Without a doubt a powerful tool for videographers and photographers, today, we are focusing on shutter speeds for photography and have a video to share that will help you photographers out there pick the right shutter speeds at the right times.
Tony & Chelsea Northrup, from the YouTube channel of the same name, go deep into shutter speeds in their table discussion. In the discussion, they show you how you can use your camera's shutter speed to find the right setting to convey the story you want to convey and how you can the cleanest images possible.
One of the big takeaways from the video is known when you should be using a low or high shutter speed. When lowering your shutter speeds, subjects in motion will become blurrier and blurrier as it lowers. The opposite is for faster shutter speeds; when you raise the shutter speed, subjects in motion will become crisper and crisper.
For great pictures in motion, you have to find the shutter speed for the effect you want to convey. For Tony & Chelsea Northrup, they find that it’s a dance between raising and lowering your shutter speeds. For instance, let's say you are photographing a guitar player. You want the player to be sharp, but you also want to show that his hands are moving to show the energy of the music he’s playing. If you were to go to a high shutter speed, you’d lose the movement of his hands. You would then have to lower the shutter speed to get that movement back.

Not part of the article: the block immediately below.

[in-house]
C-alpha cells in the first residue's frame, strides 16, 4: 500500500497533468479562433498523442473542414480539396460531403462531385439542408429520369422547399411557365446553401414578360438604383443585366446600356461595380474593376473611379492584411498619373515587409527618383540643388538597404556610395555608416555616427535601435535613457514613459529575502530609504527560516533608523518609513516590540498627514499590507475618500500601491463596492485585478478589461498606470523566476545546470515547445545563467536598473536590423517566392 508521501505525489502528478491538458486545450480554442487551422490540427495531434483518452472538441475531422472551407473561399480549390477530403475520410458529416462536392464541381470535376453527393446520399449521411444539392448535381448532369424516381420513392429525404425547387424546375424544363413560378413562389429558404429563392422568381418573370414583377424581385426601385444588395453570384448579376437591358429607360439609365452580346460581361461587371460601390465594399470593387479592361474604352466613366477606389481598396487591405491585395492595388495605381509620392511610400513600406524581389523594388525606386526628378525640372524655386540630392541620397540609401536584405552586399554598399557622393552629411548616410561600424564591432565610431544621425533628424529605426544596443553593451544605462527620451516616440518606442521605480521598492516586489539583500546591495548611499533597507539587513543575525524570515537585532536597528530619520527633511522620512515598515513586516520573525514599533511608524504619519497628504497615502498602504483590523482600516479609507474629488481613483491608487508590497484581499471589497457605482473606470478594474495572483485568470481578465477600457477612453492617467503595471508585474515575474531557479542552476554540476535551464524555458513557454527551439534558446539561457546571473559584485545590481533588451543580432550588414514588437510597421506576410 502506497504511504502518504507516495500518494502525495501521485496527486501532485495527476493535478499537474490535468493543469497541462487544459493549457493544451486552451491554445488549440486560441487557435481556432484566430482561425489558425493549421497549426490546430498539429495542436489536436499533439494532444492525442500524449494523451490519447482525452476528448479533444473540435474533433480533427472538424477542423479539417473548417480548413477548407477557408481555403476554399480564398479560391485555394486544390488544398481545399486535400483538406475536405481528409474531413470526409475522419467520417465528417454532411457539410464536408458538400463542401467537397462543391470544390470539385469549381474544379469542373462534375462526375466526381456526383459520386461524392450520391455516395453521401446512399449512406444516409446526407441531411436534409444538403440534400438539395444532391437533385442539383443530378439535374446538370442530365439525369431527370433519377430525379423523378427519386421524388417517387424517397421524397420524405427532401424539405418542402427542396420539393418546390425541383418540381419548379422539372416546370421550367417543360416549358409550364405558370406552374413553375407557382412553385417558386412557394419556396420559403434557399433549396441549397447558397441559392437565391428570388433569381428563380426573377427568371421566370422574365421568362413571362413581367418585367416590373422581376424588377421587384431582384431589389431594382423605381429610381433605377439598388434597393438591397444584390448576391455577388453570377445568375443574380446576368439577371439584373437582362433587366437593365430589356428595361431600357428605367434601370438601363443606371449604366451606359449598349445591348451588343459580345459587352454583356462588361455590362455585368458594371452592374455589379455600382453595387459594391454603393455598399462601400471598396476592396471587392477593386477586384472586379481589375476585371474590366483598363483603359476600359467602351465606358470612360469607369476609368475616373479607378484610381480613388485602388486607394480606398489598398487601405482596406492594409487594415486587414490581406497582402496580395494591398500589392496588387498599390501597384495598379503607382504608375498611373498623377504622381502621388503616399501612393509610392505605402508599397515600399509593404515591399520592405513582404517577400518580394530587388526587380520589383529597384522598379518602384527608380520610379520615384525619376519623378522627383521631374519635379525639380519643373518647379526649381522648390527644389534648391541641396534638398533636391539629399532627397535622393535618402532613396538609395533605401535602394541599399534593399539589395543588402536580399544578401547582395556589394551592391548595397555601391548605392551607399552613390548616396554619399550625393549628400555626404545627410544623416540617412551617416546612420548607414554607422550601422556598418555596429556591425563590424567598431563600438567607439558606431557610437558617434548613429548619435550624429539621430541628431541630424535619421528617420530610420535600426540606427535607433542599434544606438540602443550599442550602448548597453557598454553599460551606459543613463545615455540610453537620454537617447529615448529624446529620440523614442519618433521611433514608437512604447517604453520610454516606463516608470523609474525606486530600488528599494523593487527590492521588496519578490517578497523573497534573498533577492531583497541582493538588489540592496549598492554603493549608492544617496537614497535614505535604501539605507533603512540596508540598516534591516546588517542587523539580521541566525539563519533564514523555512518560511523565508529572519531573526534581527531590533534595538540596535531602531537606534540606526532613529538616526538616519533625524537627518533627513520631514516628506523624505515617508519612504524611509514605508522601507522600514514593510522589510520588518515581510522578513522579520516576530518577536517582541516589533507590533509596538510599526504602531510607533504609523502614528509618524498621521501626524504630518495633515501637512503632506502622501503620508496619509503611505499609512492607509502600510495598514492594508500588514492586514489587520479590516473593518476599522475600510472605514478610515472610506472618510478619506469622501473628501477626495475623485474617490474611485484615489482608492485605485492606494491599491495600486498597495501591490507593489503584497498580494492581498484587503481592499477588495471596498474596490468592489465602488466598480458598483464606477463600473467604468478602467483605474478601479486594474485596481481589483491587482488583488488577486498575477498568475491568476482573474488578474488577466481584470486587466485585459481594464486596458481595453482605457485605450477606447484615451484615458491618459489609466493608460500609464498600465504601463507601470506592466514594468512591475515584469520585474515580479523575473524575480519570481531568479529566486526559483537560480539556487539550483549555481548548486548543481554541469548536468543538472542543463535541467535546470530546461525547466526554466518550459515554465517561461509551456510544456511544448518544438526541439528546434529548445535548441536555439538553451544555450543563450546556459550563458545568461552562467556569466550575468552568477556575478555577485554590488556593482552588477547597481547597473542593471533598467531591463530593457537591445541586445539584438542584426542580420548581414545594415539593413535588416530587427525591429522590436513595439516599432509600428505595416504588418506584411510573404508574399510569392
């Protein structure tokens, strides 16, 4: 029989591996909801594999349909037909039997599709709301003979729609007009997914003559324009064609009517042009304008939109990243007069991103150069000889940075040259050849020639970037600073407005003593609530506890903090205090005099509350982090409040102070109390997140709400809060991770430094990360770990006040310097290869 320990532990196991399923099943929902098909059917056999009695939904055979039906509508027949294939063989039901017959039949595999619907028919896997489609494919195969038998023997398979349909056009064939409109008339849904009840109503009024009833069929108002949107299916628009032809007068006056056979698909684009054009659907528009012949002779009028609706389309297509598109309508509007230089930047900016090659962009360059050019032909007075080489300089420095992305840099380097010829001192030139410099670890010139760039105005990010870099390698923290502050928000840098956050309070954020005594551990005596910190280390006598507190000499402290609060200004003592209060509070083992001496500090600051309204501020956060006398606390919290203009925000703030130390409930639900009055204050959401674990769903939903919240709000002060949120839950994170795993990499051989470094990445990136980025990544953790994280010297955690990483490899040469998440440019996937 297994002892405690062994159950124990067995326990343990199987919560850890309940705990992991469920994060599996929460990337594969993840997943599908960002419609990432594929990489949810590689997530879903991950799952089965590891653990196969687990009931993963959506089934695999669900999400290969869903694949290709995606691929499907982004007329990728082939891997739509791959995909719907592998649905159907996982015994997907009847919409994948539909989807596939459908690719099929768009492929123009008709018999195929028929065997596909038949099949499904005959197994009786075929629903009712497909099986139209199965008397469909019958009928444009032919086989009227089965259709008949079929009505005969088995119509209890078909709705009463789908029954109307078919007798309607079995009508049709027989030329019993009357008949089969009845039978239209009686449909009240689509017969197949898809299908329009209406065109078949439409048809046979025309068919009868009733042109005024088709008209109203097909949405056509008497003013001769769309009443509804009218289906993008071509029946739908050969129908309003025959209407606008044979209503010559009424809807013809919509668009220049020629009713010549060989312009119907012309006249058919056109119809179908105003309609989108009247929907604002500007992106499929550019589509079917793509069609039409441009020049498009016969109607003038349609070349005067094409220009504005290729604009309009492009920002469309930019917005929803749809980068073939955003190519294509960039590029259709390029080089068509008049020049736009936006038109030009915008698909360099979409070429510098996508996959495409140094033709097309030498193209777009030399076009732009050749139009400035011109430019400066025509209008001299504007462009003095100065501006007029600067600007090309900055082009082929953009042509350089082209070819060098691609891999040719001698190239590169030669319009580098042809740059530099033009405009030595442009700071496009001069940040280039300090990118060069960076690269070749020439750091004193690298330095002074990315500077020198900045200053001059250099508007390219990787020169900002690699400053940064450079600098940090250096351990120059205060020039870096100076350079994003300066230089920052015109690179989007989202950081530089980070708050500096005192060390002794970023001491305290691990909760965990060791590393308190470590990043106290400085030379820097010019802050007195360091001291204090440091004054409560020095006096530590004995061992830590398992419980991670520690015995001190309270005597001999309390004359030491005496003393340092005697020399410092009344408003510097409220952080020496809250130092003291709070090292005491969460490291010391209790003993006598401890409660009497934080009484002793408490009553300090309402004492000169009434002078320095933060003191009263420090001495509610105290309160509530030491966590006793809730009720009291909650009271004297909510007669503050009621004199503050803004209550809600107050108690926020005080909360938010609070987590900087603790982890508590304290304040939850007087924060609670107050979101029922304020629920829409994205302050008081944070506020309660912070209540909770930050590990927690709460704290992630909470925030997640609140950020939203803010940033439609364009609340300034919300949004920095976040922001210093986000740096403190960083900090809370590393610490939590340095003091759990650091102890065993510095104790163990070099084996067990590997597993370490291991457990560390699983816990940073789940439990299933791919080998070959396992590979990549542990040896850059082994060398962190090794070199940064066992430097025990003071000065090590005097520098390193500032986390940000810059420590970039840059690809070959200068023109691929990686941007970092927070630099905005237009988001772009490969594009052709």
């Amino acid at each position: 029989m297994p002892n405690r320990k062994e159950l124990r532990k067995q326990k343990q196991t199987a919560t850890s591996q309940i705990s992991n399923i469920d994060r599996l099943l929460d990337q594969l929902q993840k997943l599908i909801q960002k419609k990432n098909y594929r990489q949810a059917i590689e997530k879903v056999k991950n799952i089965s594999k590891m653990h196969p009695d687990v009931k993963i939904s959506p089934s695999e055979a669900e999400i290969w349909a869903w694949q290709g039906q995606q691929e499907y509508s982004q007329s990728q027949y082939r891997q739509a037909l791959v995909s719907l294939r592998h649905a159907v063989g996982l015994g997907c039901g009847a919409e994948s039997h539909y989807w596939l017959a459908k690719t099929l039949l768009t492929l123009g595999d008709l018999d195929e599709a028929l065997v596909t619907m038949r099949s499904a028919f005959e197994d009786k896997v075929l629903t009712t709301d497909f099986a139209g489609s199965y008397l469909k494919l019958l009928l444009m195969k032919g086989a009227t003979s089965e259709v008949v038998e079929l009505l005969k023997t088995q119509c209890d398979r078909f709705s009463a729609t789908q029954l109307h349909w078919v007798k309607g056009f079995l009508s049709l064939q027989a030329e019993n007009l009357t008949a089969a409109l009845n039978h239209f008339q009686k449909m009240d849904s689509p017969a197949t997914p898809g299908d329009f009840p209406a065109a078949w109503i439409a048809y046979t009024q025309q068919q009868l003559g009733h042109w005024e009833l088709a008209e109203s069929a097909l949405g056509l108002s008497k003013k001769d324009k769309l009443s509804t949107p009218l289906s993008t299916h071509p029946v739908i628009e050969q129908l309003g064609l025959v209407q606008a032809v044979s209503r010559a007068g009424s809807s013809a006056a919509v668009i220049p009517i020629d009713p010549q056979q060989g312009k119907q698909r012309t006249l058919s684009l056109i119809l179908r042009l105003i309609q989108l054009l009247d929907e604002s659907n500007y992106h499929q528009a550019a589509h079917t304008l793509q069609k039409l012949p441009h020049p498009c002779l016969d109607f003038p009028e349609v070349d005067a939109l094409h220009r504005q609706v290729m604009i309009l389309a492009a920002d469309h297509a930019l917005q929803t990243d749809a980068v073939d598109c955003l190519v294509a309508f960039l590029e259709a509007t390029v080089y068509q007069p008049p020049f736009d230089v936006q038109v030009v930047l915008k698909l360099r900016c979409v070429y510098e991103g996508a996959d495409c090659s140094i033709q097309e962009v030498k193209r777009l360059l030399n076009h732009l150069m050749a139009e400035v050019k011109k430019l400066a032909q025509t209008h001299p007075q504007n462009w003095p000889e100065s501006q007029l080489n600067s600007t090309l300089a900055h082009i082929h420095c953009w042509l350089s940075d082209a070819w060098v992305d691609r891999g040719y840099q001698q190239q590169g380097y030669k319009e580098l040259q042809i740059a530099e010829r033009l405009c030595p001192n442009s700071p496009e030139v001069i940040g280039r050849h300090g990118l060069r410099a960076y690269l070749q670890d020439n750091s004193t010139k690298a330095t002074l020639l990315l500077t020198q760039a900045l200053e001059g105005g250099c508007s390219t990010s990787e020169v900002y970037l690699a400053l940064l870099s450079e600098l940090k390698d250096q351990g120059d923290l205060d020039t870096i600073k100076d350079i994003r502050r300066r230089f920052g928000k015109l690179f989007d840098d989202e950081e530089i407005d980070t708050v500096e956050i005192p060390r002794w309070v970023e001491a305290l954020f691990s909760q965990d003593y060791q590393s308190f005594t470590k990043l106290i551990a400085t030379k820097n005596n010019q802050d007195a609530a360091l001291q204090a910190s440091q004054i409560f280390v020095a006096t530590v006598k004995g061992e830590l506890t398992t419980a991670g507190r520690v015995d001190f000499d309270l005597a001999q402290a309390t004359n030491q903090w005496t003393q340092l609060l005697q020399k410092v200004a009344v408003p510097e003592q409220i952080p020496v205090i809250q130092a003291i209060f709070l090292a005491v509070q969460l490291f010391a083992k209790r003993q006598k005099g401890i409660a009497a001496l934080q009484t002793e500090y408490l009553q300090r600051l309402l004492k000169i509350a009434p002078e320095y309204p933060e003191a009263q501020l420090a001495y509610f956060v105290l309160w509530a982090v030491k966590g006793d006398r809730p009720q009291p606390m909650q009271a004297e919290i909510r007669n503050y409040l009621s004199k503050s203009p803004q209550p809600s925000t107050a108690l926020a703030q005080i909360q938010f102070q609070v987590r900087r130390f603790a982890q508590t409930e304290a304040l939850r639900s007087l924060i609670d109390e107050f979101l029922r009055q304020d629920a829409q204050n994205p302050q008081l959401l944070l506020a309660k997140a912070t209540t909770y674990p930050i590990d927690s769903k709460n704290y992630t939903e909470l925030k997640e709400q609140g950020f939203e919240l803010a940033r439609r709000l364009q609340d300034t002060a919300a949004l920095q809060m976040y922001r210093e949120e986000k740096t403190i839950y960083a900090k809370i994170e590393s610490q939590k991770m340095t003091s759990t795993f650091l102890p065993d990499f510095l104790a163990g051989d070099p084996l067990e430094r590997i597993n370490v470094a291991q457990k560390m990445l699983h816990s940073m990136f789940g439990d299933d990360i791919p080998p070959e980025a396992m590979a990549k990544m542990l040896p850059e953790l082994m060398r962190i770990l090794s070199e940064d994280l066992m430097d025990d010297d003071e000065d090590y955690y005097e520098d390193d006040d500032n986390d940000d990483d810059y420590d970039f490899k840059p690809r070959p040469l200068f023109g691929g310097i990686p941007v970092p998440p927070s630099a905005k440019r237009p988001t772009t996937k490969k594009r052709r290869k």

“A concert is filled with action,” says Tony Northrup. “They just don’t freeze there.”
Watch: Shutter Speed & Angle
There is a place for using lower shutter speeds and that’s to smooth movement. With lower shutter speeds, things like water and clouds give your picture a type of ethereal look. This look may not be realistic, but it’s an effect that you can use to tell the story you want to tell through your photo.
“It changes the composition of a photo as well,” says Chelsea Northrup. “So a longer shutter speed can be a … compositional element, because it can take it from a few trickles of water to a line in a photo.”
Using lower shutter speeds will also allow you to obscure movement, allowing you to blur moving subjects to maybe focus on an element that you wouldn’t have focused on if they weren’t blurred, like the street pavement in a busy street filled with people.
At the end, the Northrups stress that you just need to experiment. Finding the right shutter speed for the picture you want to take will require you to play around and adjust your shutter sheep until you get what you want.